GRAPHIC Barton's Fracture

lelliott19

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Bartons Fracture Medical Exam Bd.JPG

Private William M Dean, born November 15, 1838, suffered a "Barton's fracture" of his right arm. John Rhea Barton, an American surgeon, first described this type of fracture in 1838. A Barton's fracture is usually the result of a fall on an extended and pronated wrist.

Although the specific circumstances of Dean's injury are not known, the 26 year old was disabled from field service.

His arm probably looked something like this.
Bartons Fracture image.JPG

https://www.theadventuremedic.com/f...nowsports-injuries-part-i/attachment/bartons/


If Civil War surgeons possessed modern imaging equipment, they would have likely seen something like this.
Bartons Fracture xray.JPG
http://boneboyz.blogspot.com/2012/10/blog-post.html

Today, doctors know that the best outcome for a fracture of this kind is by open reduction (surgery) and internal fixation with a plate and screws. But none of that was available at the time, and so, on November 4, 1864, William M. Dean was examined by a medical board and found unfit for field duty.

The board stated "We further declare our belief that he will not be able to resume these duties in a less period than Forty (40) days....." Forty days! Can you imagine? These days, a normal fracture is expected to take 6-8 weeks to heal. And this is no ordinary fracture. Without surgery, plates, screws, etc. nerve damage can result.

And so the report of the Medical Board recommends that Dean's current detail be continued for another 40 days. But what was his detail? On April 20, 1864, he had been ordered to report to Selma, AL.
Bartons Fracture order.JPG


Where he was detailed "Forwarding subsistence stores" - presumably loading crates.
Bartons Fracture afterwards.JPG

William M Dean died June 24, 1901 and was buried in the Glenwood Cemetery, Fort Payne, AL. Sometime after December 1864, William M Dean apparently switched sides, since he has a US grave marker which reads "W M Dean\CO G\1st ALAVidet \Cav."
Bartons Fracture Dean marker.JPG
Bartons Fracture Dean marker descrip.JPG

https://old.findagrave.com/cgi-bin/fg.cgi?page=gr&GRid=28000812
 
Last edited:

Mrs. V

2nd Lieutenant
Joined
May 5, 2017
View attachment 192550
Private William M Dean, born November 15, 1838, suffered a "Barton's fracture" of his right arm. John Rhea Barton, an American surgeon, first described this type of fracture in 1838. A Barton's fracture is usually the result of a fall on an extended and pronated wrist.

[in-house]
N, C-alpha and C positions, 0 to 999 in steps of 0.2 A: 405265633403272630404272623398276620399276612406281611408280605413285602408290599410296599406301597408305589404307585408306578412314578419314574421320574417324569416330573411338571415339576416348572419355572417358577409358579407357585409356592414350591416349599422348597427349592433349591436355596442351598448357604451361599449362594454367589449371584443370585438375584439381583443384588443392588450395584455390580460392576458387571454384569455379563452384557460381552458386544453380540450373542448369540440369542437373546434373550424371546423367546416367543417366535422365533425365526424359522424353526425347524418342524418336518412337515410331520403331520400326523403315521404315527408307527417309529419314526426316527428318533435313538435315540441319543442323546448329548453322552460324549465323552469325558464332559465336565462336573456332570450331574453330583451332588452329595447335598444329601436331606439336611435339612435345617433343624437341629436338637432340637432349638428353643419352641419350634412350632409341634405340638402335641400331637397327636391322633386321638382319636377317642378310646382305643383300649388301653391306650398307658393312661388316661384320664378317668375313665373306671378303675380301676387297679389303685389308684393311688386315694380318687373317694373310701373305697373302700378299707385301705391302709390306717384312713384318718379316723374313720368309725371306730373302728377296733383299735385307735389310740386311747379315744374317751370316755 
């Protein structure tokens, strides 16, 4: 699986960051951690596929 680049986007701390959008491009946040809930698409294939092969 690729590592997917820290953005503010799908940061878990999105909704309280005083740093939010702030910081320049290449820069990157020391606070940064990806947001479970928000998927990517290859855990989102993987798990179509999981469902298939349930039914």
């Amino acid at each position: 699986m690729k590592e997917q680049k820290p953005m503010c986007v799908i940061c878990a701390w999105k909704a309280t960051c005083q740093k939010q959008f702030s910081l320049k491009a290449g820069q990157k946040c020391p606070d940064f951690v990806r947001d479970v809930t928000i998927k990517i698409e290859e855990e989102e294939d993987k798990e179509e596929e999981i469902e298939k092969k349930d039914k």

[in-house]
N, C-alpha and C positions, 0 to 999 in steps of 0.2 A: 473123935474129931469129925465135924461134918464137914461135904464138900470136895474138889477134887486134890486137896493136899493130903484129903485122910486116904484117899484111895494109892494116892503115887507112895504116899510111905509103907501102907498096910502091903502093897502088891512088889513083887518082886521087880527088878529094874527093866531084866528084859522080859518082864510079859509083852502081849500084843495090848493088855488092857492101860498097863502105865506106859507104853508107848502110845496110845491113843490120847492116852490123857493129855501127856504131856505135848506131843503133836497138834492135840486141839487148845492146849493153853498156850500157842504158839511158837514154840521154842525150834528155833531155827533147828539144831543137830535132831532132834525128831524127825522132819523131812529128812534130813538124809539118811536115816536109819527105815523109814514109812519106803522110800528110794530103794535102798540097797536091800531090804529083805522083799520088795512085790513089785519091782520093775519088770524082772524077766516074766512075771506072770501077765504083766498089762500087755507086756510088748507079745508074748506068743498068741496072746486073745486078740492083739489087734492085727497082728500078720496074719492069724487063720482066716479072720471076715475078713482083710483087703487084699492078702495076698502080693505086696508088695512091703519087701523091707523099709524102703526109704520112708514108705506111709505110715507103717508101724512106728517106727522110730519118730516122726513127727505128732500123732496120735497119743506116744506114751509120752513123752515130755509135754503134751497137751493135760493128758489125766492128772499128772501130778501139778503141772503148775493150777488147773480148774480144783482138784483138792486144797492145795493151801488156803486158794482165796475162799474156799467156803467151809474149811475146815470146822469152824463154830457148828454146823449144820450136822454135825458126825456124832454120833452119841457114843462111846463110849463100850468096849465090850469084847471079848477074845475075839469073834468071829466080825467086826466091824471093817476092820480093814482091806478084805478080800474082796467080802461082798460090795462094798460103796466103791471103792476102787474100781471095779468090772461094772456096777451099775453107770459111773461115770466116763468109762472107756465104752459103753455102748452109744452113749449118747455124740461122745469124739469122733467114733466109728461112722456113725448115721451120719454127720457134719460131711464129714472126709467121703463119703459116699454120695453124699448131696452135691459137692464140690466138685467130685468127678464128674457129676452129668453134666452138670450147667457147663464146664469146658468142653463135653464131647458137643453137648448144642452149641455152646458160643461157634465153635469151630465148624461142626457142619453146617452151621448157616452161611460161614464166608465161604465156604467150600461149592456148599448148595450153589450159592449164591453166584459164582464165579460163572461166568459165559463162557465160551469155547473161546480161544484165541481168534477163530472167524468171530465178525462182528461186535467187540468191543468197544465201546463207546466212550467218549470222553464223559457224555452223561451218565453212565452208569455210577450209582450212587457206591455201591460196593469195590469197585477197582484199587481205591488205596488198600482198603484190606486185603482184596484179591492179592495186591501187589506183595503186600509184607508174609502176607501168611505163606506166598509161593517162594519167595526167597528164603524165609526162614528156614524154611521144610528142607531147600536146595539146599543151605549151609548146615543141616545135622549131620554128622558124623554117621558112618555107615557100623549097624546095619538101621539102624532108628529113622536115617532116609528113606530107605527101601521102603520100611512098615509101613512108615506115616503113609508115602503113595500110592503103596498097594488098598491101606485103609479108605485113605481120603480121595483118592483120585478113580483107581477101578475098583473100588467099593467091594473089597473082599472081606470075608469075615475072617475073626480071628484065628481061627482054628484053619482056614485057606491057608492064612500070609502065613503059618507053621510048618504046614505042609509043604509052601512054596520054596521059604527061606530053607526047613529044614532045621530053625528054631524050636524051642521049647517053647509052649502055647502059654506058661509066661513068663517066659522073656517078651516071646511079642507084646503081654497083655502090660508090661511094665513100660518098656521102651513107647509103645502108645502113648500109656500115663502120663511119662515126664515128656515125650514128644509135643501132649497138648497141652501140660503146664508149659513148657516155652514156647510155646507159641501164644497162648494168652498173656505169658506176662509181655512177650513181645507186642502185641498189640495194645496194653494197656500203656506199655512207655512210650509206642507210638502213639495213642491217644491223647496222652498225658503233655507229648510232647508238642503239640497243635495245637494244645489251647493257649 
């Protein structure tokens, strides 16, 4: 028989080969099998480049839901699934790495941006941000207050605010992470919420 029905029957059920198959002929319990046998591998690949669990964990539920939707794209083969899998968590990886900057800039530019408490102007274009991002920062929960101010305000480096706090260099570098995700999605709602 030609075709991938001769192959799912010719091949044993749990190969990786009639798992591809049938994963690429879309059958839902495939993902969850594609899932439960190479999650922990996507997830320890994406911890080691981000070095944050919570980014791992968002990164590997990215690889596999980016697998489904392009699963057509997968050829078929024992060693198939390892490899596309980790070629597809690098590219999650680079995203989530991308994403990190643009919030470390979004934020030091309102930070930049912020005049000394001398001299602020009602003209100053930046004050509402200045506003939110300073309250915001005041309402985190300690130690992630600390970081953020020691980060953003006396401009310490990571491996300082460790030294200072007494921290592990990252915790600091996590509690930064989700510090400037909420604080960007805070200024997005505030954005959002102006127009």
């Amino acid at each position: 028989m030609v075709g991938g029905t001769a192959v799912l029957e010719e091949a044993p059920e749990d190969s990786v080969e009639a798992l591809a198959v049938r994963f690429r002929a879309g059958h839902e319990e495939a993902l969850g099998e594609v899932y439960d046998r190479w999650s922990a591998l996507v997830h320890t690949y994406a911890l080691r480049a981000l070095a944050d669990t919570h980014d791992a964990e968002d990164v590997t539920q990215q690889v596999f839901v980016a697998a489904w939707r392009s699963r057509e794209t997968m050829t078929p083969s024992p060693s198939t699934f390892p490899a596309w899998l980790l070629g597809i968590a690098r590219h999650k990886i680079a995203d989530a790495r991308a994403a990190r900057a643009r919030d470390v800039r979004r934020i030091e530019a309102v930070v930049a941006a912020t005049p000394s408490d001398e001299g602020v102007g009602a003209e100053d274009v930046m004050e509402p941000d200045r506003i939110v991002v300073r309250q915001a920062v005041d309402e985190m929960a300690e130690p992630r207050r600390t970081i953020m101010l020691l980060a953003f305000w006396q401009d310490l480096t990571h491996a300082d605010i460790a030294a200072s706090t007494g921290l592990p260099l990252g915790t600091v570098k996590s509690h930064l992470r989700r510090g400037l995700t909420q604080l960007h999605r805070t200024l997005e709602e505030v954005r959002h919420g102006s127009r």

Although the specific circumstances of Dean's injury are not known, the 26 year old was disabled from field service.

His arm probably looked something like this.
View attachment 192552
https://www.theadventuremedic.com/f...nowsports-injuries-part-i/attachment/bartons/


If Civil War surgeons possessed modern imaging equipment, they would have likely seen something like this.
View attachment 192559 http://boneboyz.blogspot.com/2012/10/blog-post.html

Today, doctors know that the best outcome for a fracture of this kind is by open reduction (surgery) and internal fixation with a plate and screws. But none of that was available at the time, and so, on November 4, 1864, William M. Dean was examined by a medical board and found unfit for field duty.

The board stated "We further declare our belief that he will not be able to resume these duties in a less period than Forty (40) days....." Forty days! Can you imagine? These days, a normal fracture is expected to take 6-8 weeks to heal. And this is no ordinary fracture. Without surgery, plates, screws, etc. nerve damage can result.

And so the report of the Medical Board recommends that Dean's current detail be continued for another 40 days. But what was his detail? On April 20, 1864, he had been ordered to report to Selma, AL.
View attachment 192560

Where he was detailed "Forwarding subsistence stores" - presumably loading crates.
View attachment 192561
William M Dean died June 24, 1901 and was buried in the Glenwood Cemetery, Fort Payne, AL. Sometime after December 1864, William M Dean apparently switched sides, since he has a US grave marker which reads "W M Dean\CO G\1st ALAVidet \Cav."
View attachment 192562 View attachment 192563
https://old.findagrave.com/cgi-bin/fg.cgi?page=gr&GRid=28000812
Ow,ow,ow! How much you wanna bet someone just pulled that wrist back into location..Must have been splinted then. Would be interesting to see if he had any kind of healing.
 
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